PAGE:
Bagby Avenue first came to Reed’s attention in 2015 during a community meeting initially meant to be about West Waco. Attendees quickly shifted the focus to Bagby’s poor condition.

“Bagby is important, and we knew we needed to do something before it went into total failure, where you just have your operations team out there trying to keep it glued together,” Reed said.

The Old Hewitt Road section will be reclaimed between Highway 84 and Mars Drive.

School traffic on Old Hewitt Road has caused pavement to shift over time. Reed said the road was also headed toward complete failure, and trying to do work piece-by-piece is only a greater risk to the workers and the public.

“We think that road is ideal for a complete reclamation,” Reed said.

The city conducted a study on its pavement quality in 2015, based on a high-tech scan of every street by a contractor. Waco scores a 40 on the Pavement Condition Index, which grades cities on a scale of zero to 100. Waco has roughly 630 centerline miles to care for, and many have been largely untouched for 25 years.

“We were trying to do rehab of the roads that had really turned bad, the ones we were getting calls about,” Reed said. “Well, while you’re doing that, you’re starting to get oxidation, you’re starting to get cracking, and you’re starting to see those cracks.”

Roads in less dire straits can be repaired with less expensive methods, like mill and overlay rehabilitation, which involves grinding down and replacing only the top layer of pavement. The city is set to begin work on a $4 million mill and overlay package that covers about seven centerline miles of city streets. Reed said mill and overlay is a common approach for city governments, more extensive than a restoration but less expensive than replacing the road entirely.

“A lot of roads have a big, heavy crown on them because they just keep milling out the edges and putting overlay on them,” Reed said.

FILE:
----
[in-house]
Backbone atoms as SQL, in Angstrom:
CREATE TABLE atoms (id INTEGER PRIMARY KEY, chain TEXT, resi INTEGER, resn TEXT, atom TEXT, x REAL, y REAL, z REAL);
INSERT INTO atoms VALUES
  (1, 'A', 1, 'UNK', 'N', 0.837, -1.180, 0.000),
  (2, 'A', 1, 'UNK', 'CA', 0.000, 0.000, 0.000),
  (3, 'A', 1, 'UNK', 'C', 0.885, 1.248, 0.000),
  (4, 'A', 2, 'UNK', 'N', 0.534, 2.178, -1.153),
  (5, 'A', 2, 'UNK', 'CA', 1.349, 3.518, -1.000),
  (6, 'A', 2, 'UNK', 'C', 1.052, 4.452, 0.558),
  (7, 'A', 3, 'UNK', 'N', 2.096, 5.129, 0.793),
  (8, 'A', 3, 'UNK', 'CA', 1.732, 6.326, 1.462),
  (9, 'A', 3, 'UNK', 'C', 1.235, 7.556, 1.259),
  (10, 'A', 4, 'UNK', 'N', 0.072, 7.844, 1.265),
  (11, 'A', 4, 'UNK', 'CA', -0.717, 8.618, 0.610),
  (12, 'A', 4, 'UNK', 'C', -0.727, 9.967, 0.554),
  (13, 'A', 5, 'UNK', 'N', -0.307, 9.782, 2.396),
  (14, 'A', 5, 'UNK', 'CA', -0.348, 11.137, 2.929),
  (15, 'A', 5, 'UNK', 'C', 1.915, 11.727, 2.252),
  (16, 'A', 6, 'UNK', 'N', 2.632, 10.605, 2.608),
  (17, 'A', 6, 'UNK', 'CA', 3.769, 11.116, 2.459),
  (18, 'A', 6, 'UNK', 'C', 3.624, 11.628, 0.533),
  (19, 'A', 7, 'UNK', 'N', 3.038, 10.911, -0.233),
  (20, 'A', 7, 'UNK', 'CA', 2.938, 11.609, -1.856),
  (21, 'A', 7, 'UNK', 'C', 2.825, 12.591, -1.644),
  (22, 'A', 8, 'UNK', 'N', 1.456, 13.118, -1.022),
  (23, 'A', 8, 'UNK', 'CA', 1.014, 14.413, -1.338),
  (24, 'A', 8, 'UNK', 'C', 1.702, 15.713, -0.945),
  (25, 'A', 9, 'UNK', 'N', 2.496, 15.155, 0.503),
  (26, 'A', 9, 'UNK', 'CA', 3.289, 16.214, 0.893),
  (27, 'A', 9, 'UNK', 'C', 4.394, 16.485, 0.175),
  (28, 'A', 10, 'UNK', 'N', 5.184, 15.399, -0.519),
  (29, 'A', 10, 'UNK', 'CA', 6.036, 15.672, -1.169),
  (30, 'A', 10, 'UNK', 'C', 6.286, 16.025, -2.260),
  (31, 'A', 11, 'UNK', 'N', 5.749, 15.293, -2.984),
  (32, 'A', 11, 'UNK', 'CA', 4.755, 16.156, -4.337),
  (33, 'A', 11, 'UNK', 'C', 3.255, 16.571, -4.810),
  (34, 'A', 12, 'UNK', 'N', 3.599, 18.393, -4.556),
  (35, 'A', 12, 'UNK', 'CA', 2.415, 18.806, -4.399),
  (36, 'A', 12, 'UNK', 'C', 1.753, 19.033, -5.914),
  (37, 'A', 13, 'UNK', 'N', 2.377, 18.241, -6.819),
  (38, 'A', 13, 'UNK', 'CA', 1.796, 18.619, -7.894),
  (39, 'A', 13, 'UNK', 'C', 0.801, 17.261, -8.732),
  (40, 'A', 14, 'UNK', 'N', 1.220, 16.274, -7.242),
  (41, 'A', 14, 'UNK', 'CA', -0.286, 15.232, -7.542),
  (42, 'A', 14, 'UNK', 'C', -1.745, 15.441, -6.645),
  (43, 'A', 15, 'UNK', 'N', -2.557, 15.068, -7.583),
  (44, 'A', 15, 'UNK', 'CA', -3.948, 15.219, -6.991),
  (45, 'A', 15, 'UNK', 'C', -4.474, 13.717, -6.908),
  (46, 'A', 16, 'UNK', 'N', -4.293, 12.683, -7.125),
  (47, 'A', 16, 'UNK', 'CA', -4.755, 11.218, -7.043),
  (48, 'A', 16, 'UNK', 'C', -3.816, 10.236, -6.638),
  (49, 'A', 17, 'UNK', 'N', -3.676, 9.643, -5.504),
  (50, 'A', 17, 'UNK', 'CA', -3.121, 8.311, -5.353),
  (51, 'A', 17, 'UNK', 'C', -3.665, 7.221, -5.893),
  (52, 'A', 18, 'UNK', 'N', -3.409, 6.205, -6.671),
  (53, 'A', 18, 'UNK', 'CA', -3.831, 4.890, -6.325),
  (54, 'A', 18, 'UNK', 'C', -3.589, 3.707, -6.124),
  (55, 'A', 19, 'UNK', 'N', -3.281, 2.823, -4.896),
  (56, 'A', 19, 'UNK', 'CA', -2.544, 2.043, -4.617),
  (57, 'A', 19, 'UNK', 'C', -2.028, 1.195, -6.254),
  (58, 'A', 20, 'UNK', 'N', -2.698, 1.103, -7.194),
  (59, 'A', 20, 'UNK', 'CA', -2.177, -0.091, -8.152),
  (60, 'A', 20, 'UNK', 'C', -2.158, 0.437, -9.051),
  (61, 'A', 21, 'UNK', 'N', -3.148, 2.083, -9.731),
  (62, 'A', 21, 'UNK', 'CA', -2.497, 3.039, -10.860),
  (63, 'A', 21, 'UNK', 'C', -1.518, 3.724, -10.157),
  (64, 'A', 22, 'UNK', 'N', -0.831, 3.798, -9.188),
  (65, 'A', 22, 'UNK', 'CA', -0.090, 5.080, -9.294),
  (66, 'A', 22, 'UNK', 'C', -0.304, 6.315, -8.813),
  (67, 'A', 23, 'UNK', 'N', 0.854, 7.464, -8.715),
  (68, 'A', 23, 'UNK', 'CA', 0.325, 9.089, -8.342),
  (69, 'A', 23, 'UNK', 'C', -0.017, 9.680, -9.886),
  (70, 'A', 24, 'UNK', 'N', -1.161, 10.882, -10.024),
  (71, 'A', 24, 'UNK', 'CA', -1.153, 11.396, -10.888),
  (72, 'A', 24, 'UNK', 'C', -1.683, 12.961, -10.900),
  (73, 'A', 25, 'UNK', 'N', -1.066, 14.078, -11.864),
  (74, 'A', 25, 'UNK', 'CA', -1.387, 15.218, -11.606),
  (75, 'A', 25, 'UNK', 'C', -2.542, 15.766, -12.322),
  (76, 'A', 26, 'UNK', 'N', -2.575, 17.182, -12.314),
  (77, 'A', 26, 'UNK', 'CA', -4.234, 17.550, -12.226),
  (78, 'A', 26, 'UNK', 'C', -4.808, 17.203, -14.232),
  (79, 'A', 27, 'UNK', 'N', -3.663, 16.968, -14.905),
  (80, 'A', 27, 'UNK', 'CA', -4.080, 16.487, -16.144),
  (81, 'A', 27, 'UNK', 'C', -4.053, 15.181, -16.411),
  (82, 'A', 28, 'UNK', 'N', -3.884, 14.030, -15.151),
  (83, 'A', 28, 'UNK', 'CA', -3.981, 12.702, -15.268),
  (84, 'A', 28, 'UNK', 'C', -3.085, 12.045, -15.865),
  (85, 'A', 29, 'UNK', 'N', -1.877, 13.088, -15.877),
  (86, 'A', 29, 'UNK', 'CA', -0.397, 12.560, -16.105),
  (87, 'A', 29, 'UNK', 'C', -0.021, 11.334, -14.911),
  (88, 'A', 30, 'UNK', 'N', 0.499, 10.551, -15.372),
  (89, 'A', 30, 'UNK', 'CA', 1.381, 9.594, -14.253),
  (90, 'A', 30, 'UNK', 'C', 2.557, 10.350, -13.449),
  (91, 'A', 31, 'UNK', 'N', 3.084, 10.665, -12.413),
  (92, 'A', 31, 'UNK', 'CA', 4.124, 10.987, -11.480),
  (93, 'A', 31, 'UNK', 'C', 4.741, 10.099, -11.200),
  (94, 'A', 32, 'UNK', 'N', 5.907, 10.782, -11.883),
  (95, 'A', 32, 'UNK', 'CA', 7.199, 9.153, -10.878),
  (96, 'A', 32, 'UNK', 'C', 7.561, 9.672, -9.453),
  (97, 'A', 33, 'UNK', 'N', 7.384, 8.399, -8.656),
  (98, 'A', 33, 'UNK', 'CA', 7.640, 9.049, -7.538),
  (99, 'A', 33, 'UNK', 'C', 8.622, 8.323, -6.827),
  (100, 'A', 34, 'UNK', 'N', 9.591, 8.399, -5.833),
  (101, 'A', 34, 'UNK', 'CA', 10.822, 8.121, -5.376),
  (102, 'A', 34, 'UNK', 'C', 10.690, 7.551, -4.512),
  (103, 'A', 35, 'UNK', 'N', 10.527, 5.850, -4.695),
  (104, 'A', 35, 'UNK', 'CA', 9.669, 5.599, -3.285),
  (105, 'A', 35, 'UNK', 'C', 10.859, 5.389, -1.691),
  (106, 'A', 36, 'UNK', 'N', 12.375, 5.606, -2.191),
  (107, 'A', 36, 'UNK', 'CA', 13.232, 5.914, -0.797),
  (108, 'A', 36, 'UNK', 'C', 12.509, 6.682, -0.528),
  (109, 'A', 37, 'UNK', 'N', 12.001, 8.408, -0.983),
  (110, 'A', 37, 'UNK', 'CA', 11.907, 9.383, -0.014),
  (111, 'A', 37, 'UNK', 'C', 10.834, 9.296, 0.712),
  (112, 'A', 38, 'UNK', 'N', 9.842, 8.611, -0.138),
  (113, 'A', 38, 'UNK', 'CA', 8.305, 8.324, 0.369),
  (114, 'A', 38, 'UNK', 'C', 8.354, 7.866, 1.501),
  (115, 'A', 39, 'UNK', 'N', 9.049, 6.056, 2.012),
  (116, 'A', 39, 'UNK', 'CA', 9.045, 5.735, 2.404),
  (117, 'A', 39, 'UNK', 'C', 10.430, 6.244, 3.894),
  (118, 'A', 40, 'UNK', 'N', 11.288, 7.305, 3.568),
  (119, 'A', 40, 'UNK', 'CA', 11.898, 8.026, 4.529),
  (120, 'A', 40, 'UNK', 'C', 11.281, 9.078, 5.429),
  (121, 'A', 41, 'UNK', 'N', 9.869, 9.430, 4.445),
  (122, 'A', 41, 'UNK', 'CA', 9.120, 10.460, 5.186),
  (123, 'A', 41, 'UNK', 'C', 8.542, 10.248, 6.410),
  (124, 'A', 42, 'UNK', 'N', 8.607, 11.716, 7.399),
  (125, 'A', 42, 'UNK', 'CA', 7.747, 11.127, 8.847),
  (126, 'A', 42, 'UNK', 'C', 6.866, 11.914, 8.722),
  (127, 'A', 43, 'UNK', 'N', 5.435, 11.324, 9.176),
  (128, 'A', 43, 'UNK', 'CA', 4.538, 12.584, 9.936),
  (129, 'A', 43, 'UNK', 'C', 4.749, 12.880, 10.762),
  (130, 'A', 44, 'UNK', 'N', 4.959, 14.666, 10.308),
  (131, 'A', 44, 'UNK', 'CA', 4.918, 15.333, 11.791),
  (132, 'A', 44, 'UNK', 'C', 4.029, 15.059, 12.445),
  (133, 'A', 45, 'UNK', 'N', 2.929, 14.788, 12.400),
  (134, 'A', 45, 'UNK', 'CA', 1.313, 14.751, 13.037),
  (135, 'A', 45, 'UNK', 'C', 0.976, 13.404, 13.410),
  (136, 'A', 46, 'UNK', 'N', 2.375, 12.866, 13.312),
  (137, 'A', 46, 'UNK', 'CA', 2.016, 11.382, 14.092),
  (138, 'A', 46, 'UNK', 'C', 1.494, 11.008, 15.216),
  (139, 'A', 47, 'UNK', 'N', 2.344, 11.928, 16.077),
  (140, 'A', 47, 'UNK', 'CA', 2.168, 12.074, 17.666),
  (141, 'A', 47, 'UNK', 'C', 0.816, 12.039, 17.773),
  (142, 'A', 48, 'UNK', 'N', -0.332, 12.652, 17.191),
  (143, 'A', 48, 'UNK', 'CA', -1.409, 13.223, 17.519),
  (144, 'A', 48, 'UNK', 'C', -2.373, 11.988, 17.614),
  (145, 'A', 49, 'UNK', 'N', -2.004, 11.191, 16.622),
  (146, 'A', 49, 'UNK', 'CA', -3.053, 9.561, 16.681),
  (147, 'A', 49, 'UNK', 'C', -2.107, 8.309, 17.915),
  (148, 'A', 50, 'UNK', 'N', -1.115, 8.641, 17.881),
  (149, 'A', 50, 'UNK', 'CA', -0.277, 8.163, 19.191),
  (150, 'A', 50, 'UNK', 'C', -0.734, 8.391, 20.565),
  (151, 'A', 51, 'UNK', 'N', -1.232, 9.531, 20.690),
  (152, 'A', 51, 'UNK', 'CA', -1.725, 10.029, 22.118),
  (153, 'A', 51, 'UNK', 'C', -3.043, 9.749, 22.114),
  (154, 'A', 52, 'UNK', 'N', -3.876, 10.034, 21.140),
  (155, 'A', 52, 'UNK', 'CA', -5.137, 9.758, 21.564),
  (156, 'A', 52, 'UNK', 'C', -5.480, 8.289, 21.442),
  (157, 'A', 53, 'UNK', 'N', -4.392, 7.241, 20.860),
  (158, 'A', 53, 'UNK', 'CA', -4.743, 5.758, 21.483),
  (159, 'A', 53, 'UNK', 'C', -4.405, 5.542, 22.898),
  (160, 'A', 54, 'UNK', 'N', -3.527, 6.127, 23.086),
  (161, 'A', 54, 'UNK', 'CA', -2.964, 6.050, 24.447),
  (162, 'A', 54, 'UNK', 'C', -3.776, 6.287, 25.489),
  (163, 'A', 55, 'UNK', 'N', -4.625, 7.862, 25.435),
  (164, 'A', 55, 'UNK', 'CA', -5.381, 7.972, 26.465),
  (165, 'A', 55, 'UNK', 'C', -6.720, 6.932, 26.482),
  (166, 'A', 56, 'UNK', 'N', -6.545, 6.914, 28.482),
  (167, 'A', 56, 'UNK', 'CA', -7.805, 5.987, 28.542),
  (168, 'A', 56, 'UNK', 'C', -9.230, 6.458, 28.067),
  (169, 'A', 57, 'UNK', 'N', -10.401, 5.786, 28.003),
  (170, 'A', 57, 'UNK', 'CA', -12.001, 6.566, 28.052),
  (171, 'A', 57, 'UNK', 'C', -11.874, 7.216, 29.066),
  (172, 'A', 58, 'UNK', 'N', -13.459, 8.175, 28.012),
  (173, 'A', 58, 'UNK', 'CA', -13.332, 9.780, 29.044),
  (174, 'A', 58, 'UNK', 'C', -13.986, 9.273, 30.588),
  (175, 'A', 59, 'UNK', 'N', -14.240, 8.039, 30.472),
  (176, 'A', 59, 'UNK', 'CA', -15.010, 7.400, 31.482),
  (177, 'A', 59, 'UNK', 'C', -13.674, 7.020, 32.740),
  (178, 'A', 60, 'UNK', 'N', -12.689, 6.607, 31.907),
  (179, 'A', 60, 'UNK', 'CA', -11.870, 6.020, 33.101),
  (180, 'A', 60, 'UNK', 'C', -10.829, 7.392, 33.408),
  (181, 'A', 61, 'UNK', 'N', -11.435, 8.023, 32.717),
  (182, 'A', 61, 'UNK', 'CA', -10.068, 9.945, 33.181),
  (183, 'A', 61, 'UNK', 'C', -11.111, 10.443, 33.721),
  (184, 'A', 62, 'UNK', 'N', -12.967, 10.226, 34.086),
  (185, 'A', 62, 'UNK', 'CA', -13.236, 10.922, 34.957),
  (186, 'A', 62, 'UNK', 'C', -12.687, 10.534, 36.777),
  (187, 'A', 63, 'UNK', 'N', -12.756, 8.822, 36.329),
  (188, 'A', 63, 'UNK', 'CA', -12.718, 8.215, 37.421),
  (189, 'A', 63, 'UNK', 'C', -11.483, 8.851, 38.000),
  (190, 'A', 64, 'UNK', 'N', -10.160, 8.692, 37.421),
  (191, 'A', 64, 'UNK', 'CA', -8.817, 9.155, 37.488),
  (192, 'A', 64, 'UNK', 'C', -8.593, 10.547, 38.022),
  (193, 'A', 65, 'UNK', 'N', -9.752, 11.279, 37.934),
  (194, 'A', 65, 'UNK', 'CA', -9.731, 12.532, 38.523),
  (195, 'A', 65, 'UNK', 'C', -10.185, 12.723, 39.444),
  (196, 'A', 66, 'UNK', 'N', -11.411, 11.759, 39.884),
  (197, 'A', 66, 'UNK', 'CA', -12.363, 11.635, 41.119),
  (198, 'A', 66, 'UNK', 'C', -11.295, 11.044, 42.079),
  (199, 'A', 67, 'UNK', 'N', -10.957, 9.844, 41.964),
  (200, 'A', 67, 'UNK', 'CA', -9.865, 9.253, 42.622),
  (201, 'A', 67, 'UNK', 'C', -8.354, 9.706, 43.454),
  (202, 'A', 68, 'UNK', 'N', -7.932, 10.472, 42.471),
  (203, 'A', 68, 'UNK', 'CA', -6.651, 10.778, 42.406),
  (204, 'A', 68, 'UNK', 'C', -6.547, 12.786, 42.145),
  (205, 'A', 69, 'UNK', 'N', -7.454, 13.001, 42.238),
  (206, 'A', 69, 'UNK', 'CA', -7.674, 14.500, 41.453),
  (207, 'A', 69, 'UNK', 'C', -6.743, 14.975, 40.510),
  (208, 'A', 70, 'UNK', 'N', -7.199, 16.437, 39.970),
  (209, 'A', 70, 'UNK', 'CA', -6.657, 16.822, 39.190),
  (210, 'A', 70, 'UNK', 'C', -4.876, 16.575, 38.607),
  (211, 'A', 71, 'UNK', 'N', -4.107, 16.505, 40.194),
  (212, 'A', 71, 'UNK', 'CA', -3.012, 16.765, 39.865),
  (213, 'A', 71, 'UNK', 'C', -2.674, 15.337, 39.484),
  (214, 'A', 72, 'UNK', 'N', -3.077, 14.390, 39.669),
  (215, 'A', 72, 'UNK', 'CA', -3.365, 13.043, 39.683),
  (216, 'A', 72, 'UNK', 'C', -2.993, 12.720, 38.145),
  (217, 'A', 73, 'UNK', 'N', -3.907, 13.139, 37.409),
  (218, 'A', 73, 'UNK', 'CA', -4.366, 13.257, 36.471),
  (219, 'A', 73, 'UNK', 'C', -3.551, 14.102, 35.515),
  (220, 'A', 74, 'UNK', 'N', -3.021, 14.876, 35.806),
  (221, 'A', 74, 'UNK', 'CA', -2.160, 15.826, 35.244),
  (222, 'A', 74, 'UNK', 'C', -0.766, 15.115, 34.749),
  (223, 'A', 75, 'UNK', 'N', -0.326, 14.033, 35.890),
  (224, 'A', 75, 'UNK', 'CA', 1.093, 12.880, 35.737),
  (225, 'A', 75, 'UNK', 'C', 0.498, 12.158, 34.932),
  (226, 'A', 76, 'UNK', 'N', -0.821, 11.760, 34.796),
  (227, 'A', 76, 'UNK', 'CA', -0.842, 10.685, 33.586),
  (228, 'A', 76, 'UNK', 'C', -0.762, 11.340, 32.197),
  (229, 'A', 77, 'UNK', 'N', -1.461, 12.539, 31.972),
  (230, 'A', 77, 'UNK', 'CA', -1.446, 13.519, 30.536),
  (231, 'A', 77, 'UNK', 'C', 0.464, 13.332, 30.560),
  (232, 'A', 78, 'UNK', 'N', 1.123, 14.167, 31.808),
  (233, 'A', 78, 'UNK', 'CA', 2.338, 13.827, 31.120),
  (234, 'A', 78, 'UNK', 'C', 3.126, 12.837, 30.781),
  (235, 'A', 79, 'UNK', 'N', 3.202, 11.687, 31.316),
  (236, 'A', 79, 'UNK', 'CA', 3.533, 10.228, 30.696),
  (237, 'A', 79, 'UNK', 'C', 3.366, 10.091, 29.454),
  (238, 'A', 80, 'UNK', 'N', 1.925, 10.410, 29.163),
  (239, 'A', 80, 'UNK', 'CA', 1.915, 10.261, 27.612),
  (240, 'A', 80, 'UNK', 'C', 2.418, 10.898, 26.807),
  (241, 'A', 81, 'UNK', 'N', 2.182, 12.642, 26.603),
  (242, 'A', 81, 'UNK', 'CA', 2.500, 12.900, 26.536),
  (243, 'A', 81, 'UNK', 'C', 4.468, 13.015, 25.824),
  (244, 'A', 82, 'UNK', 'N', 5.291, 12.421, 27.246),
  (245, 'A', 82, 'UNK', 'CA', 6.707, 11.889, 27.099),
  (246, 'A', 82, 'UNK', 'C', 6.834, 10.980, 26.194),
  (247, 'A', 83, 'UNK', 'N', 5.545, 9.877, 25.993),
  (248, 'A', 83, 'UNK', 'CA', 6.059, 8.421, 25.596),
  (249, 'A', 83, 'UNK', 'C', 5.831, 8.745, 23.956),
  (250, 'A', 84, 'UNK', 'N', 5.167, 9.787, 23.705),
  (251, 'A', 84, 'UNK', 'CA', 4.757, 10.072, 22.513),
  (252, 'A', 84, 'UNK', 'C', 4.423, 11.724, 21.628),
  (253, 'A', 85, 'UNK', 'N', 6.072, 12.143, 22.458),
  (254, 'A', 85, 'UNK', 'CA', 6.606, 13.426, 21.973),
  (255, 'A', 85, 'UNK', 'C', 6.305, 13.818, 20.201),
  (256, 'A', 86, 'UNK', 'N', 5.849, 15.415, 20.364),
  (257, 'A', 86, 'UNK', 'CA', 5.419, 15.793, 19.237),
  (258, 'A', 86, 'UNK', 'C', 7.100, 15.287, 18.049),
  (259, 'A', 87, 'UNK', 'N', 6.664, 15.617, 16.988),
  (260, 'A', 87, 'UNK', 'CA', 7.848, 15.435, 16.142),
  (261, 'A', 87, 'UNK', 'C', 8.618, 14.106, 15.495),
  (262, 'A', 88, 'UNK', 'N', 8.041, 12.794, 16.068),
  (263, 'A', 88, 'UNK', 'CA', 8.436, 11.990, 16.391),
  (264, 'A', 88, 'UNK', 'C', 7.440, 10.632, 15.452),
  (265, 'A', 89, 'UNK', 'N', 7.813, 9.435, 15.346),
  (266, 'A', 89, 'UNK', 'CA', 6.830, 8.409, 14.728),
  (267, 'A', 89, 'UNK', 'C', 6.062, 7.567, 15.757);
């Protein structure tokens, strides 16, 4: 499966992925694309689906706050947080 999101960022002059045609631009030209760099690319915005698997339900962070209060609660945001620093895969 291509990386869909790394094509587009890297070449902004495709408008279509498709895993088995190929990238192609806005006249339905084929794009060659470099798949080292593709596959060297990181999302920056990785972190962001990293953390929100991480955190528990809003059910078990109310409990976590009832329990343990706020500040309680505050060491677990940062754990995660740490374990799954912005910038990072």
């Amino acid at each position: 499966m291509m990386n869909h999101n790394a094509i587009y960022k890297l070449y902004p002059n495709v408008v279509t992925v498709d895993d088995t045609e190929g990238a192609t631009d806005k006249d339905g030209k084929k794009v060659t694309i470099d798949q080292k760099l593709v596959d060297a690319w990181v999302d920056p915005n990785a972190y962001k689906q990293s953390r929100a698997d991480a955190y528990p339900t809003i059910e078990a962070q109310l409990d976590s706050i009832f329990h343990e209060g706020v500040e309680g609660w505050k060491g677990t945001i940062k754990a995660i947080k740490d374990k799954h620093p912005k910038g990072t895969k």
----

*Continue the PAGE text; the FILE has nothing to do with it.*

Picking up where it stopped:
Another upcoming reclamation project on Speegleville Road, from Highway 84 to Middle Bosque River Bridge, will cost roughly $3 million. Additions will include a guard rail on the bridge, extended culverts with safety features and an intersection signal by River Valley Intermediate School. Reed said the stop is currently marked by a stop sign on Oak Road.

“That’s a complicated issue when school is in session, there’s a lot of traffic in the morning,” Reed said. “That’s a great project. We think it’s important.”

The pavement management program also includes a $1.8 million preservation package that will cover about 28 miles of road, sealing it and protecting it from the elements.

editor's pick
Sheriff pins star on 4-year-old sidekick in car chase drama
 Kristin Hoppa  / 

At 4 years old, Wyatt Barker may not have his career path figured out, but the Hallsburg boy has already been sworn in as McLennan County’s youngest junior deputy.

Sheriff Parnell McNamara pinned a junior deputy badge on Wyatt at the sheriff’s office Monday morning, hailing him as the youngest deputy to be involved in a running gun battle.

Wyatt was riding as sidekick as his father, William Rex Barker, helped deputies track down five suspects in a car theft and chase that started at Tradinghouse Park 2 on June 4.

McNamara said the Barkers were instrumental in helping law enforcement in the six-hour manhunt that ended with five Bell County residents in custody on multiple felony charges.

McNamara said the Barkers took off after a vehicle was stolen from a family that was swimming at Tradinghouse Lake and at one point faced gunfire, though no bullets struck their truck.